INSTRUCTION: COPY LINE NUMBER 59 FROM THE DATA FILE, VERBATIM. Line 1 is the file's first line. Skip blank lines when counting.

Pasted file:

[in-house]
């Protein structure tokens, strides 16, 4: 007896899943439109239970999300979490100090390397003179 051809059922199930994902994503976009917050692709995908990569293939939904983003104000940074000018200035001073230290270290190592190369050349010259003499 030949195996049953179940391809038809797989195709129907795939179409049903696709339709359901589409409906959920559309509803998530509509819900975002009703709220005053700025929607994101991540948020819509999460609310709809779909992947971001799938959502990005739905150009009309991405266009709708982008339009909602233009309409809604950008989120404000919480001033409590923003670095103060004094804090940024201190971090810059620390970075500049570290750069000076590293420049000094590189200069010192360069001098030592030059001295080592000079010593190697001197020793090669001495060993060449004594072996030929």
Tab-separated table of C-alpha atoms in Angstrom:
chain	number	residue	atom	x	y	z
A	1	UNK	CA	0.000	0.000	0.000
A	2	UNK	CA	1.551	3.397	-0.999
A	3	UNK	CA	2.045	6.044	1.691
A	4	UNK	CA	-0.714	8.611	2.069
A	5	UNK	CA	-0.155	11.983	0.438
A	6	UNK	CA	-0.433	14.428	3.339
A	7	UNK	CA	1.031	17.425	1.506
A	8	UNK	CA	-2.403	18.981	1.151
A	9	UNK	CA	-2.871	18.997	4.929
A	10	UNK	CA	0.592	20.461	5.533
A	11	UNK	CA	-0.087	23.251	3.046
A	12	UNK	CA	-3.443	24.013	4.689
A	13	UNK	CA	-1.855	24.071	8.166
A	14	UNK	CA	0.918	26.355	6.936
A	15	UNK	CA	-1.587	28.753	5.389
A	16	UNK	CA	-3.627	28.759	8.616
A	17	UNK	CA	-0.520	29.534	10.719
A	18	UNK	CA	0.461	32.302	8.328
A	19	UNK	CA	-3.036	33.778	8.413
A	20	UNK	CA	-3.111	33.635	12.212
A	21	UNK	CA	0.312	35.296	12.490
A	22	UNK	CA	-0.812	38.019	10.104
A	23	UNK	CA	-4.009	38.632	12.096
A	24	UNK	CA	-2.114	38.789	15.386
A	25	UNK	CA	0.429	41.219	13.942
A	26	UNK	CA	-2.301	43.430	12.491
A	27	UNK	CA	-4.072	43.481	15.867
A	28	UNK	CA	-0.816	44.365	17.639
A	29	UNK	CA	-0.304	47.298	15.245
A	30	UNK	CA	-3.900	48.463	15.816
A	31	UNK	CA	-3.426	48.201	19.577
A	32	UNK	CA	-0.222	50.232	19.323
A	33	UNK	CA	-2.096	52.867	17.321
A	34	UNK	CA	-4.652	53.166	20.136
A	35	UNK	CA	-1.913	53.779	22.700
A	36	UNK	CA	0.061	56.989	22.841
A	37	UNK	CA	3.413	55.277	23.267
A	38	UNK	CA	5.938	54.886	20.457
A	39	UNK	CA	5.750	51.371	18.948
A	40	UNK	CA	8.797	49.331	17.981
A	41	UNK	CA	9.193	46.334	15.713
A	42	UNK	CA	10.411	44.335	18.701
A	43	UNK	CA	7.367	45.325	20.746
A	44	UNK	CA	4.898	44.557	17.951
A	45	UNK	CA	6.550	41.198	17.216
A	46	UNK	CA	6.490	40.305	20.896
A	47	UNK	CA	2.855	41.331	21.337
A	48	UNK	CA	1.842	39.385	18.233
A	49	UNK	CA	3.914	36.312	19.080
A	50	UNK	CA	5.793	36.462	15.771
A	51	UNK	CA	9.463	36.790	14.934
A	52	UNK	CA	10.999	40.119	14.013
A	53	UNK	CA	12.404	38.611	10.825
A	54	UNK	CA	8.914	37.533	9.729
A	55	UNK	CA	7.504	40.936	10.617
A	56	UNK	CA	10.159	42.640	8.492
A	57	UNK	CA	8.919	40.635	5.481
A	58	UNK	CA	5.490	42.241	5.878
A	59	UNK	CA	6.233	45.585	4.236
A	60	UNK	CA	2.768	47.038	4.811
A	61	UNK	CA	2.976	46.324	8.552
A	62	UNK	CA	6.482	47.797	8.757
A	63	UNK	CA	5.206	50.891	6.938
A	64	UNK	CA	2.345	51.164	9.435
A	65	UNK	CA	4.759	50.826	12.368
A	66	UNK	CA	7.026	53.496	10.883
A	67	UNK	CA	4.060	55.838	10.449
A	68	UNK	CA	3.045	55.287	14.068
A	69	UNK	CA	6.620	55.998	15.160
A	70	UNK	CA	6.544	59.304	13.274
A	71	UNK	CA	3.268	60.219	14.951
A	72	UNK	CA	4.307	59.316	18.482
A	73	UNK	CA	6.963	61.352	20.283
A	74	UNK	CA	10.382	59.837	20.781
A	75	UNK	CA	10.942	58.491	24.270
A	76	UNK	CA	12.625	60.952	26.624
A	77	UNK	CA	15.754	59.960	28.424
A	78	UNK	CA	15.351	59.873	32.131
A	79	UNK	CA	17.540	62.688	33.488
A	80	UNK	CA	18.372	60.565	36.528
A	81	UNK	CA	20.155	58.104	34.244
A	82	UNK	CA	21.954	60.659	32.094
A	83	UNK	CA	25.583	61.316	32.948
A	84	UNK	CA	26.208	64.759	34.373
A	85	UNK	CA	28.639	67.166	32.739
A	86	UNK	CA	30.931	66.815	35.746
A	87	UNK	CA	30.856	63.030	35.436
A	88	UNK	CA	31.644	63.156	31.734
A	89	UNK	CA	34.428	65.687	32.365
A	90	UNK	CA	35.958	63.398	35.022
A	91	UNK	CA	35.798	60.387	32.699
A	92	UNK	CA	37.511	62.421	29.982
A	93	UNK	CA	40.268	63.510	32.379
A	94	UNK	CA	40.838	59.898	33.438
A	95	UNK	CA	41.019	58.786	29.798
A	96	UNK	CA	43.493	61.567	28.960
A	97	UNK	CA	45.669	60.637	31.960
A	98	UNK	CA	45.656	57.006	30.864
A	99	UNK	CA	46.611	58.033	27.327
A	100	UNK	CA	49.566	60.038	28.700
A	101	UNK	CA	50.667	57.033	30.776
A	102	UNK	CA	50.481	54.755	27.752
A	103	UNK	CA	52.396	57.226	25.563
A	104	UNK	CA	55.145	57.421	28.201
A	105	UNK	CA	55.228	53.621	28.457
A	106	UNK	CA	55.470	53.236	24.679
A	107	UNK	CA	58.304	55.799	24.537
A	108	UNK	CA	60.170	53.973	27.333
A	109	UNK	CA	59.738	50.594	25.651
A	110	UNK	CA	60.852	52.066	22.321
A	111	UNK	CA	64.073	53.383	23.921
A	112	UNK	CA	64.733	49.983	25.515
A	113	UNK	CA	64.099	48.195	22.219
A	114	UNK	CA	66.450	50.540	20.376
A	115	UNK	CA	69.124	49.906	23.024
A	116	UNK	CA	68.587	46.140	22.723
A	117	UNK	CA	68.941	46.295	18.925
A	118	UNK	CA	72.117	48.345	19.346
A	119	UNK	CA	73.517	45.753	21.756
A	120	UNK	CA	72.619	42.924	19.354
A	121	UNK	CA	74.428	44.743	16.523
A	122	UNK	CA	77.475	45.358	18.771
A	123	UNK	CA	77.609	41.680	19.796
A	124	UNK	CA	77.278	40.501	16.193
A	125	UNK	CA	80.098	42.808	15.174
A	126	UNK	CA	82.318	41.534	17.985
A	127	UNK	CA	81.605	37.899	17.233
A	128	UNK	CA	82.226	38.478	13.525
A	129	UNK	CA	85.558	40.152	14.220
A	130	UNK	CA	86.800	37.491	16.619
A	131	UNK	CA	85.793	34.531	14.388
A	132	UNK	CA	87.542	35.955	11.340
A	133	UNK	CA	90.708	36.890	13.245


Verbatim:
A	55	UNK	CA	7.504	40.936	10.617